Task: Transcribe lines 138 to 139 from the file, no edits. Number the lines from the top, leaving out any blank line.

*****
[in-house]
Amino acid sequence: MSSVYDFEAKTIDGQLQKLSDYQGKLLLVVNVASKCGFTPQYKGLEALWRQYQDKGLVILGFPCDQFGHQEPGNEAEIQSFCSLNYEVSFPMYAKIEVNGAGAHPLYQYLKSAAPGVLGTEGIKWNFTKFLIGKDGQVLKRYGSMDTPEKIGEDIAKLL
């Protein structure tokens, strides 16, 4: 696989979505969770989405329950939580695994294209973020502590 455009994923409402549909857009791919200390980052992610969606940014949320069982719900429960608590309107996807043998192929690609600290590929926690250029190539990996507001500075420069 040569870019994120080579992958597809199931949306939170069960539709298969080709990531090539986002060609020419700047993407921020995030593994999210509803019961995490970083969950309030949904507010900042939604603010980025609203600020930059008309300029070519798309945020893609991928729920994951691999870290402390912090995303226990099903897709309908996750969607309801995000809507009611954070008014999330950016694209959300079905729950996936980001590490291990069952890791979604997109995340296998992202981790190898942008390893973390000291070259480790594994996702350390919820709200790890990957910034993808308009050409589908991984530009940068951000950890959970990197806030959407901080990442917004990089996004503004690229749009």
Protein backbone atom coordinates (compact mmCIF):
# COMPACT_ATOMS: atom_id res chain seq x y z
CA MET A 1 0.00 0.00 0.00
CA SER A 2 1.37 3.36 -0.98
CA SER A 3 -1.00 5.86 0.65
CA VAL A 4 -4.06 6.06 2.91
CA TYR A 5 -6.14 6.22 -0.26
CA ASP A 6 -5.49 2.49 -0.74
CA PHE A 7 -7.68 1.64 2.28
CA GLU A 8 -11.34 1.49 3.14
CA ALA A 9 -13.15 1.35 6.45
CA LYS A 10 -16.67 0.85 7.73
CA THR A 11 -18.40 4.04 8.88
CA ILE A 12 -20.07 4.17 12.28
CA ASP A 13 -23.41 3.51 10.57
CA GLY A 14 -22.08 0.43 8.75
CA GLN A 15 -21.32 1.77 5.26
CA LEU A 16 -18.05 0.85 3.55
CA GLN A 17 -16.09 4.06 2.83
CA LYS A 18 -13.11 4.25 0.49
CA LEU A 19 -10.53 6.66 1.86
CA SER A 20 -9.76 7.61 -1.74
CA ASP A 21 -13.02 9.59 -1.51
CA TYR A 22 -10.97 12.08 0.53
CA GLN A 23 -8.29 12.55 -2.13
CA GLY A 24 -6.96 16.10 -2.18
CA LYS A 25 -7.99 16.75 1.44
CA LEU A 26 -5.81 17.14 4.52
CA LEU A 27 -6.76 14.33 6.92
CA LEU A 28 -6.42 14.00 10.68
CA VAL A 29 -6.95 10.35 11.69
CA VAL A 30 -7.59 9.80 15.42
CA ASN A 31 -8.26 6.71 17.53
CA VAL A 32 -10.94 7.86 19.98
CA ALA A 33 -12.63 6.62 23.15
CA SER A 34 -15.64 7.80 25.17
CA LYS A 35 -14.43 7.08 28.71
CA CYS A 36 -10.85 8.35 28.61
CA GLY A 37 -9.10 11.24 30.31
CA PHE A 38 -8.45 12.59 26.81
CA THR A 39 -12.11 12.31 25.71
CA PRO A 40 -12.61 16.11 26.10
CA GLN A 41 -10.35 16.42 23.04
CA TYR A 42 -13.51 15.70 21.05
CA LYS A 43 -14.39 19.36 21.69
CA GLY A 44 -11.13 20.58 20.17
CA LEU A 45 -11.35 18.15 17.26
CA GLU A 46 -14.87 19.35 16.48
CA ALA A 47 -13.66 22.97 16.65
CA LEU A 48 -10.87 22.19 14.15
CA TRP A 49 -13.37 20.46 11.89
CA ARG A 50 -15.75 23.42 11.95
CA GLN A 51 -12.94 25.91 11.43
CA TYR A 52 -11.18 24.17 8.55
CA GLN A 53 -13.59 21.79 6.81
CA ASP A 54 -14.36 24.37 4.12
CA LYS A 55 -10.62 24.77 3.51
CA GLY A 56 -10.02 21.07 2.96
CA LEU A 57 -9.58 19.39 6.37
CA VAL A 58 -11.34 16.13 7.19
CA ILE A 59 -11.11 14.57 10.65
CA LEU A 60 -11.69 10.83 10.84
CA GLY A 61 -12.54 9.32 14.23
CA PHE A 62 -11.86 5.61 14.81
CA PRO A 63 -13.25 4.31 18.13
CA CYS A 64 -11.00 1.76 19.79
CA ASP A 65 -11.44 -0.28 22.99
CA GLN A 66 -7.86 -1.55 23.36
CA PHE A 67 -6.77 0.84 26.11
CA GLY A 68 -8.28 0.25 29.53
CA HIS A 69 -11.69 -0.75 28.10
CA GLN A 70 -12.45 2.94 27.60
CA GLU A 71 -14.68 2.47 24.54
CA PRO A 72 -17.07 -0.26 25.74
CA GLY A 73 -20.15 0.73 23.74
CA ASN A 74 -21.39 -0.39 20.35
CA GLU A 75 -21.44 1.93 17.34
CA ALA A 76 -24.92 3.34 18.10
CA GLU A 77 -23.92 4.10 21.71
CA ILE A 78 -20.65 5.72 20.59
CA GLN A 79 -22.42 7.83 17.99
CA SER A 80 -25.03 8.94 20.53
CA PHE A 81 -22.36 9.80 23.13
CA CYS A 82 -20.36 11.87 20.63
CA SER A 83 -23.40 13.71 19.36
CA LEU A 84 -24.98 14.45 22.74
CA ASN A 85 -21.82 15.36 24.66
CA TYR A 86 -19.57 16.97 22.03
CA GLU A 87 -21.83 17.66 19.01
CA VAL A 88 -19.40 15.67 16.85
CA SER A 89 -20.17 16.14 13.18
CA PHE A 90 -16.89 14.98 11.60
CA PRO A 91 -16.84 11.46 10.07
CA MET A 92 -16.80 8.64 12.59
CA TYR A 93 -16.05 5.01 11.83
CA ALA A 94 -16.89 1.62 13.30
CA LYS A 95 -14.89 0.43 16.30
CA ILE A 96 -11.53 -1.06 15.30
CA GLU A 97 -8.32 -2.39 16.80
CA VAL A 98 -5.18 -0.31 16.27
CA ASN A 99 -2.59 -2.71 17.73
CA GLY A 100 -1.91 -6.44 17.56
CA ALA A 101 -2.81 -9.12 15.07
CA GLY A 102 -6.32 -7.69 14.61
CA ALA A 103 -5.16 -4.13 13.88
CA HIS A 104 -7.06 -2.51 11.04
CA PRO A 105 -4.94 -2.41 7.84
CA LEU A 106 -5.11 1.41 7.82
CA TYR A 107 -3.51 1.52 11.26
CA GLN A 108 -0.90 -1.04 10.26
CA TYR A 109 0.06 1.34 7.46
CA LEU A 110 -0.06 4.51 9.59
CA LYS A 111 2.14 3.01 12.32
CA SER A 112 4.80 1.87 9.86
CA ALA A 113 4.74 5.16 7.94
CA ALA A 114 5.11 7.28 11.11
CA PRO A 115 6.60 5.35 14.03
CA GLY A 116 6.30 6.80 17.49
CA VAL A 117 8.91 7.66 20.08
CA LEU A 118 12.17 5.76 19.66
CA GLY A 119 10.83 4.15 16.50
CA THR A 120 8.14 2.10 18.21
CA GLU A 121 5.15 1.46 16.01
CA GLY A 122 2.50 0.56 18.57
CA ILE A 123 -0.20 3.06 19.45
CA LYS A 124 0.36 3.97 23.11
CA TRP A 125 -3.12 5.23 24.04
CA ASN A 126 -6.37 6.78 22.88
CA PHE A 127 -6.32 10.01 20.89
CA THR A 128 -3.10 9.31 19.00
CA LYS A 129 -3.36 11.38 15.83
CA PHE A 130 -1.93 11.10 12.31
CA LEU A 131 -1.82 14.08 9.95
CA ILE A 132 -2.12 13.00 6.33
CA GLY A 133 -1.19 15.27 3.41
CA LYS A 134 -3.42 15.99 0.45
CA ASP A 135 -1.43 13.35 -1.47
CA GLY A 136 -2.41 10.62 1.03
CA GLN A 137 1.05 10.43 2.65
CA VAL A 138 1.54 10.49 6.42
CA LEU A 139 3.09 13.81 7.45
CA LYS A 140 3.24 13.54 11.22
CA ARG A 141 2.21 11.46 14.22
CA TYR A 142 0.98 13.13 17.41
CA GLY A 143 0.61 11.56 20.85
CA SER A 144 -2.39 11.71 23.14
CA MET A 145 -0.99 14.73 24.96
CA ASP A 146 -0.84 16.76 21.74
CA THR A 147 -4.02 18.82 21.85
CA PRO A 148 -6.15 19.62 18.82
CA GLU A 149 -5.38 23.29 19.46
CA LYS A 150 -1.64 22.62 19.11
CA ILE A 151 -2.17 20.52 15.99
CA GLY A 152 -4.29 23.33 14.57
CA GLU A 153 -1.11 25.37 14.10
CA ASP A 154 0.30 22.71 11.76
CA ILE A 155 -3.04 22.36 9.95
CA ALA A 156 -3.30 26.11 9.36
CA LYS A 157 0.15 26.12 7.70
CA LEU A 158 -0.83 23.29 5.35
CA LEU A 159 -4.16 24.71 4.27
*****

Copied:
CA GLY A 133 -1.19 15.27 3.41
CA LYS A 134 -3.42 15.99 0.45